The financial sector has been another harsh victim of the pandemic-driven crash. Many institutions, including the Big Five, suffered the loss of valuation that none of the banks have recovered from yet. While it is bad news for many investors that had portfolios either built around the Big Five or included sizable stakes in the banks and were banking on capital growth, it’s good news for dividend investors.
Thanks to their low valuations, almost all the banks offer better yields than they did in years. So, if you are thinking about adding some of the heavyweights of TSX’s financial sector, two banks that should be on your radar are Toronto-Dominion (TSX:TD)(NYSE:TD) and Canadian Imperial Bank of Commerce (TSX:CM)(NYSE:CM).
The fifth-largest bank
CIBC is the smallest of the Big Five, with a market cap of $41.7 billion, debt of $184 billion, and about $268 billion in cash. Like others in the sector, the bank is currently suffering from a drastic loss of income. The quarter-to-quarter loss of net income is about 68%. There are many factors at play here, most notably (as per bank’s quarterly report) amortization and impairment of acquisition-related intangible assets, along with loss of goodwill.
As of April 2020, the bank has $759 billion worth of assets under management. That’s over $100 billion more than it was in 2019. The bank also managed to increase the size of its deposits, but the solvency ratio, the CET1 fell by 0.3%. Three out of four major credit bureaus have given the bank a stable outlook rating, though Fitch has marked CIBC’s outlook as unstable.
These numbers and facts are just a grim reminder of how hard the economy has been hit, and banks, as premier financial institutions of the country, have absorbed a fair chunk of the blow. But two reasons to consider CIBC are its current dividends and its pre-pandemic slow growth. CIBC wasn’t a rapidly growing stock, even before the crash, but it did increase its returns in the past five years, albeit at a snail’s pace.
A much better reason to bag this bank is the yield it’s offering, 6.2%. This aristocrat has increased its payouts by 23% in the past five years.
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The second-largest bank
Toronto-Dominion is another heavyweight in the banking sector as well as the TSX. With a market cap of $110 billion, it’s currently the third-largest stock currently trading on the exchange. It’s also the fifth-largest bank in North America, with an extensive U.S. presence. TD is perhaps the most U.S.-focused bank of the bunch, with 40% of its premium retail earnings coming from across the border, comparable to 55% from Canada.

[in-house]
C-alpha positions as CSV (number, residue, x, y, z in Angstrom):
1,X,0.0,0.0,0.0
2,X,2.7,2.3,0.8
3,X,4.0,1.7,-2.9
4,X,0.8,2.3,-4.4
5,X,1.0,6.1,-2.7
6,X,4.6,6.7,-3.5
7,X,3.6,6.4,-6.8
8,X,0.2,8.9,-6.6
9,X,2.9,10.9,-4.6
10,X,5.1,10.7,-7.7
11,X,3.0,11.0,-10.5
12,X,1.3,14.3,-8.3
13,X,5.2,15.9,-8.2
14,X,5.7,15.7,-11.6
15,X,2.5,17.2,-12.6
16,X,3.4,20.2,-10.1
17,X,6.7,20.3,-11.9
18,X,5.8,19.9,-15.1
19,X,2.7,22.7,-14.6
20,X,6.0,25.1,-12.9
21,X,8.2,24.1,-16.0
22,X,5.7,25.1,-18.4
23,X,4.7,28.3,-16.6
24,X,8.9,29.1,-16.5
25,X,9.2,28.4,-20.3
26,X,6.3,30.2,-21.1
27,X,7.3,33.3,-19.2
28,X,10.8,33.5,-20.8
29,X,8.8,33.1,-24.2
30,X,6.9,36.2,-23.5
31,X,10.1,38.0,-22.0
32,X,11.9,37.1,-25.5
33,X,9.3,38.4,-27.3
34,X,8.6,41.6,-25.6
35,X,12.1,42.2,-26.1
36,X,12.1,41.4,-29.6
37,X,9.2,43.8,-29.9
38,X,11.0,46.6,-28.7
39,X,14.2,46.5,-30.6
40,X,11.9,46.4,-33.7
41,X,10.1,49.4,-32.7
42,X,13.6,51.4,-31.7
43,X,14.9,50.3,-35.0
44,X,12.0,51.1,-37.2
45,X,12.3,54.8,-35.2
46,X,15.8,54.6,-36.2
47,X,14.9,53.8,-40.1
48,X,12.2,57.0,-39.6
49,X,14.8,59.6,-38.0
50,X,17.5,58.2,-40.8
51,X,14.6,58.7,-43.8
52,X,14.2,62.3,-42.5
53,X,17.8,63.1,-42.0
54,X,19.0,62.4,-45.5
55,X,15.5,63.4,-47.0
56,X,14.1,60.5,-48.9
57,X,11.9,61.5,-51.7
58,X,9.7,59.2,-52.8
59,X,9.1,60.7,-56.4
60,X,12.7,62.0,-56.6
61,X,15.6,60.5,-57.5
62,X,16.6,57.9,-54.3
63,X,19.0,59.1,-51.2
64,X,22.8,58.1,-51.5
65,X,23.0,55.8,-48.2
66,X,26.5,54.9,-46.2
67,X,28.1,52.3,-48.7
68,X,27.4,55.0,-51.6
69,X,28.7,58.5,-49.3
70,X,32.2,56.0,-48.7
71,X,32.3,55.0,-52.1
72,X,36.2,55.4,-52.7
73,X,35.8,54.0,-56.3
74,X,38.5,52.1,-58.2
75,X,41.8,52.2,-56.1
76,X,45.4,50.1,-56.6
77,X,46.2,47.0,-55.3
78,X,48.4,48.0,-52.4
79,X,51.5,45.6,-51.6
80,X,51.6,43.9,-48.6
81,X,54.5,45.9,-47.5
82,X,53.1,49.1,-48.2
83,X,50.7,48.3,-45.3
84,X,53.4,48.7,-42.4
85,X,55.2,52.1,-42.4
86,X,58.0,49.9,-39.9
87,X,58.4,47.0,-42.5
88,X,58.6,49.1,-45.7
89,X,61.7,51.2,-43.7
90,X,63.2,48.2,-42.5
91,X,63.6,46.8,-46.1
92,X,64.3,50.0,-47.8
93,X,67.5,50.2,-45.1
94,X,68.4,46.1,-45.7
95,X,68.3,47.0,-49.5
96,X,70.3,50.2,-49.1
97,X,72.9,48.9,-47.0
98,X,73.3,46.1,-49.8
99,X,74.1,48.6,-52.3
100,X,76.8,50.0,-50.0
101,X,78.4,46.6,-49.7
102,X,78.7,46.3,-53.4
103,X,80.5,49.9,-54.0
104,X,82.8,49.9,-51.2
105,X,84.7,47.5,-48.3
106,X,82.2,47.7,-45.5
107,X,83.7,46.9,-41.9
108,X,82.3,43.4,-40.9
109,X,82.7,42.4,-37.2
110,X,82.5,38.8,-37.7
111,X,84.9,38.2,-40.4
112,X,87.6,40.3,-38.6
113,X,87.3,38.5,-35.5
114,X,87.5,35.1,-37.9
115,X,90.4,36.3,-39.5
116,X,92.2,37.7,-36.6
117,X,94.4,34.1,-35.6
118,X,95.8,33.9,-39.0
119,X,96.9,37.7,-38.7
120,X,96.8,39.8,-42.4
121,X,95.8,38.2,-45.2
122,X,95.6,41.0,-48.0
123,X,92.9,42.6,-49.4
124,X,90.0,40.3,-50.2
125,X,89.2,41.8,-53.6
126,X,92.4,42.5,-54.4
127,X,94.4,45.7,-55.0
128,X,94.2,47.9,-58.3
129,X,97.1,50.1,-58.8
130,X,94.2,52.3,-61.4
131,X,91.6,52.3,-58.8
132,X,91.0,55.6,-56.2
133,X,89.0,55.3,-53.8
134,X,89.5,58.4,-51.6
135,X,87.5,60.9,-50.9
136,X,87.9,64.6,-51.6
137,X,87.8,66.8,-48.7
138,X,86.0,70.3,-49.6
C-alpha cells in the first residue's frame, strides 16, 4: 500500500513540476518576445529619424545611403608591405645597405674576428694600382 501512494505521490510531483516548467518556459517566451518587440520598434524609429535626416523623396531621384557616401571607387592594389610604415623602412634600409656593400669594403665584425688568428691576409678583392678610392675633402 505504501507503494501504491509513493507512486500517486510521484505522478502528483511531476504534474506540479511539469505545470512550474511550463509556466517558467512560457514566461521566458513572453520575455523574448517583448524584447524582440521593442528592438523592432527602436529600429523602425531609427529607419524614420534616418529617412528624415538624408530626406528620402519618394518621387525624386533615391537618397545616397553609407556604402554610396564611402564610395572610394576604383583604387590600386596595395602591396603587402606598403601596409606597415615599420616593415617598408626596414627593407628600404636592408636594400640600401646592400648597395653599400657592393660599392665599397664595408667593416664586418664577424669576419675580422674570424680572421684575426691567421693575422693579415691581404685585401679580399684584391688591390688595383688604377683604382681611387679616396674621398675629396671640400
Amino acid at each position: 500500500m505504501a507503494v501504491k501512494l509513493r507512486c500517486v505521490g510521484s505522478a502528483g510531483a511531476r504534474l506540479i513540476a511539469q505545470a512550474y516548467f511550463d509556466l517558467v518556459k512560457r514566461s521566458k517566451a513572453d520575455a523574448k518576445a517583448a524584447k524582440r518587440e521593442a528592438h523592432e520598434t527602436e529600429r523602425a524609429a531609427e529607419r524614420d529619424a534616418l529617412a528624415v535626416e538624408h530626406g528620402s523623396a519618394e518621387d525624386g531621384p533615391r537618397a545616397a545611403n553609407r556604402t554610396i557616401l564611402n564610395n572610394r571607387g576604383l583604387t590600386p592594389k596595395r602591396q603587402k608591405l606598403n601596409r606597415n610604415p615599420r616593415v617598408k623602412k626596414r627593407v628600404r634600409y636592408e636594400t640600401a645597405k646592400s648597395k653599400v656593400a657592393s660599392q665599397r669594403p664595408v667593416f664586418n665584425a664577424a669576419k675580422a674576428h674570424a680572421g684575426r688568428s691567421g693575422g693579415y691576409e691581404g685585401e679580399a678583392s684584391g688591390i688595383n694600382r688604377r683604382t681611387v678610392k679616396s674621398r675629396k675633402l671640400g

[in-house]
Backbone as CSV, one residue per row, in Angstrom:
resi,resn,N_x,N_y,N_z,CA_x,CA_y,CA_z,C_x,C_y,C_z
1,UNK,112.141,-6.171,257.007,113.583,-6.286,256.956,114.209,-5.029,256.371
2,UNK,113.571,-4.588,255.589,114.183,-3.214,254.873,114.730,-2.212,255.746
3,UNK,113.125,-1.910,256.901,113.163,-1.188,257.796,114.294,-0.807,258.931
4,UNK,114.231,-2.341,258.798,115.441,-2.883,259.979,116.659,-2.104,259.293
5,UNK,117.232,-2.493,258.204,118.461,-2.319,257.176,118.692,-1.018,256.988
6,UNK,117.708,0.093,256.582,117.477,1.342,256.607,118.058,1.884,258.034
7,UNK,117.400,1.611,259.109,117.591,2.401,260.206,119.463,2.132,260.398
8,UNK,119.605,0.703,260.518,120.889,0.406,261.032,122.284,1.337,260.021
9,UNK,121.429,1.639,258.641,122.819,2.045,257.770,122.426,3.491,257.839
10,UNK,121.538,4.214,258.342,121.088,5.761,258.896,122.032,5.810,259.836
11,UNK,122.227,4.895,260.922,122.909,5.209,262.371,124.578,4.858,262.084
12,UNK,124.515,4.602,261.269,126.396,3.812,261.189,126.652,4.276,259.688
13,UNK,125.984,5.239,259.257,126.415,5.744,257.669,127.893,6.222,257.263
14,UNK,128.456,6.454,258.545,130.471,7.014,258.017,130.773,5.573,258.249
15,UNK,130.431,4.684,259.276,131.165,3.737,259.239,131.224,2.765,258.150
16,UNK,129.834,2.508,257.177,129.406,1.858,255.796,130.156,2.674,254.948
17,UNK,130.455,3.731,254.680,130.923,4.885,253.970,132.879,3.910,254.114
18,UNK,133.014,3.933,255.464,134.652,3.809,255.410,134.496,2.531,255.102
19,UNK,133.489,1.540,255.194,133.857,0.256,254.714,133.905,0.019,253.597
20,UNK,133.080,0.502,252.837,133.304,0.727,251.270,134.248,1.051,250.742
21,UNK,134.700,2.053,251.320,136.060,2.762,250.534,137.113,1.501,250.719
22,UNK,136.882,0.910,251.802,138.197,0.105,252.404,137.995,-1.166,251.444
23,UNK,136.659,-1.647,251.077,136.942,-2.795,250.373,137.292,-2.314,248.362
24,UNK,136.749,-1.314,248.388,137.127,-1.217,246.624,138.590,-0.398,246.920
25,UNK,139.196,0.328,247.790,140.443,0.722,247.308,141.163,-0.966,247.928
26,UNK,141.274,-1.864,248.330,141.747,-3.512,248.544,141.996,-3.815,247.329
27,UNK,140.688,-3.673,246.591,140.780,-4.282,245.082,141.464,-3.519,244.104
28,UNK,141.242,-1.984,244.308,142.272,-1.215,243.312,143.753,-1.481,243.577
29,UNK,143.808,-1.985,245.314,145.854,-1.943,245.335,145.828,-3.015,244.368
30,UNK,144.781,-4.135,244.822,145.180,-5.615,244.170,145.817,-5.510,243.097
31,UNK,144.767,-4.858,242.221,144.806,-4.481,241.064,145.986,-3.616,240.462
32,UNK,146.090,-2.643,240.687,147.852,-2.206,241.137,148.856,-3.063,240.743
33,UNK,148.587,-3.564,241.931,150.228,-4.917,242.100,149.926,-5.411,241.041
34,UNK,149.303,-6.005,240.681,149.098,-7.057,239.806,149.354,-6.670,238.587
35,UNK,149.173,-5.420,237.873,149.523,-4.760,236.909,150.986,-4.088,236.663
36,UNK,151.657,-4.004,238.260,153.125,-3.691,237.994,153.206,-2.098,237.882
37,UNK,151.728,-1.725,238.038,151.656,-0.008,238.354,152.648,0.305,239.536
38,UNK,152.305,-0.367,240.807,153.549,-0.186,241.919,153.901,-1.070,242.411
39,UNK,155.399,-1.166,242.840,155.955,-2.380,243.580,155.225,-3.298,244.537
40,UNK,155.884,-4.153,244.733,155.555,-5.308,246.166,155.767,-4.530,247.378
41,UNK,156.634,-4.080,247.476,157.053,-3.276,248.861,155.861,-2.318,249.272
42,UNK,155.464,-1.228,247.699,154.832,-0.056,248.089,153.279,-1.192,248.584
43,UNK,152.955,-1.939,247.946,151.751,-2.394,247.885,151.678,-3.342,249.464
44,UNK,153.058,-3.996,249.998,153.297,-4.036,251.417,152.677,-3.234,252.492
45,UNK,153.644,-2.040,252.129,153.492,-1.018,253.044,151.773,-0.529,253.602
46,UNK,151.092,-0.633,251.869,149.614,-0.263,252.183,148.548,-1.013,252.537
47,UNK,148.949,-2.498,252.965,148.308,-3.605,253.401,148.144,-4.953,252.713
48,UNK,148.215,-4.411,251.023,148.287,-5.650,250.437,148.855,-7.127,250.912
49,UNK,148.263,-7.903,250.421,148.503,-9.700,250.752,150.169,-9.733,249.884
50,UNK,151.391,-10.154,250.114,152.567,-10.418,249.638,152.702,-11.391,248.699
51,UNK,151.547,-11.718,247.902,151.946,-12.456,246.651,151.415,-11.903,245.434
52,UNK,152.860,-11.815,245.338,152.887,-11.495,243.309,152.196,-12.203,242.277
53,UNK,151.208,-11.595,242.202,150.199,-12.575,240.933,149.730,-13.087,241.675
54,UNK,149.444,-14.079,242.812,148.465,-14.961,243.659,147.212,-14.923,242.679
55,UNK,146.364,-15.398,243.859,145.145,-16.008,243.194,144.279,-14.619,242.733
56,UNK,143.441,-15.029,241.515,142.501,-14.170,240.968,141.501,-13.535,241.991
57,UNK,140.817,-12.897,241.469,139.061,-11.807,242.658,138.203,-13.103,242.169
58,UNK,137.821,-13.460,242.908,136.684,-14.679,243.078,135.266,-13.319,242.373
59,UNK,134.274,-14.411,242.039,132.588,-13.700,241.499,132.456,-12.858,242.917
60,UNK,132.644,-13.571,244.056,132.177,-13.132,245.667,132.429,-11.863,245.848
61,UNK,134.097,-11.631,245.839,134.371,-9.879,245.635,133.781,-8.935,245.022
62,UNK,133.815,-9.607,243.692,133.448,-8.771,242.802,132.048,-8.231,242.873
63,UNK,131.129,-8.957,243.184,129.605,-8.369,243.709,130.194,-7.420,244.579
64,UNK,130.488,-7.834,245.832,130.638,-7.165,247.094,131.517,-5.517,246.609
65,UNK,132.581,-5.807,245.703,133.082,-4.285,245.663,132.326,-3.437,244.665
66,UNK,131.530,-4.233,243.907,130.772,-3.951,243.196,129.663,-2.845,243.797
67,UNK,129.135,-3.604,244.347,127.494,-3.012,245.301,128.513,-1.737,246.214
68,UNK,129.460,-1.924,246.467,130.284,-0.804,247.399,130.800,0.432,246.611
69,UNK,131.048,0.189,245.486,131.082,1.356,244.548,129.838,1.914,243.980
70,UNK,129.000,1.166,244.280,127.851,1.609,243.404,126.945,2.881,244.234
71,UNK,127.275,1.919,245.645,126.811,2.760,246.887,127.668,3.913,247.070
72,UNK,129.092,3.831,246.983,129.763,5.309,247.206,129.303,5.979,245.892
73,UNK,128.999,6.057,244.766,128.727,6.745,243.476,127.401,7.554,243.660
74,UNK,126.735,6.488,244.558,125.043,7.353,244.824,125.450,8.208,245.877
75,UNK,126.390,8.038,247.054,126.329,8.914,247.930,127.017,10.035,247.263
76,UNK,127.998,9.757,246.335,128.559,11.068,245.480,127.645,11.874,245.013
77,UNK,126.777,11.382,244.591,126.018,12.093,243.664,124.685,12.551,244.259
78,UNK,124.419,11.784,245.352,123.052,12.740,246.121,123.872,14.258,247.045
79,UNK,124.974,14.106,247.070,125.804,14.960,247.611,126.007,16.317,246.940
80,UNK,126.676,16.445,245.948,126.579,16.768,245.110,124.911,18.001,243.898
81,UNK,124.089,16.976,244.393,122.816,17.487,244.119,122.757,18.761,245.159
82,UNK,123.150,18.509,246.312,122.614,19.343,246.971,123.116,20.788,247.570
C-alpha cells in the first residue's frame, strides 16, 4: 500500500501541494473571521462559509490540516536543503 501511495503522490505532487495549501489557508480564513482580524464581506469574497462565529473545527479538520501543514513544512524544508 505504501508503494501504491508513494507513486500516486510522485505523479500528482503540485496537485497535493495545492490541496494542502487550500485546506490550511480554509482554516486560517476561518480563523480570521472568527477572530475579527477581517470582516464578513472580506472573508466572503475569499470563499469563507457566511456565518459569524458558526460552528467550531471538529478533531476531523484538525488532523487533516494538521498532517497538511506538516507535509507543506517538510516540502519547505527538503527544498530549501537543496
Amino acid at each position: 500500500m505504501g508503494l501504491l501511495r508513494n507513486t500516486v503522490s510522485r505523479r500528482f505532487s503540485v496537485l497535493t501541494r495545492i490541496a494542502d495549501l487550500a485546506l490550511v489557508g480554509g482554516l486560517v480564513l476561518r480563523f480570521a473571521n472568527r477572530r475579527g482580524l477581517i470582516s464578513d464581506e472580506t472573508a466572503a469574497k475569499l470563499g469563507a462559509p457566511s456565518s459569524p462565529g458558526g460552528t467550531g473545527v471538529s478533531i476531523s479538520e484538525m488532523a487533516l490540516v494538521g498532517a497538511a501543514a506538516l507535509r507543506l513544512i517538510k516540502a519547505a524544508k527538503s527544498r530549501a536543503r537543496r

TD’s quarter-on-quarter net income loss is lower than CIBC’s, but it’s still quite sizable, but its CET1 ratio fell a full 1% from what it was last year. Still, TD is in better shape than many others in the sector. As a stock, it offers both decent growth prospects as well as a juicy dividend yield. The bank’s five-year CAGR is 7.28%, and the dividend yield is about 5.2%. But TD is a bit more generous with increasing its payouts and has beefed up its payouts by 55% in the past five years.
Canadian banks outperformed many of the global banks in the last recession. They are rock solid, and as another recession approaches, these banks can help solidify your portfolio. Even if you can’t get a lot of capital growth from these banks, their dividends likely to continue growing.
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This article represents the opinion of the writer, who may disagree with the “official” recommendation position of a Motley Fool premium service or advisor. We’re Motley! Questioning an investing thesis — even one of our own — helps us all think critically about investing and make decisions that help us become smarter, happier, and richer, so we sometimes publish articles that may not be in line with recommendations, rankings or other content.
Fool contributor Adam Othman has no position in any of the stocks mentioned.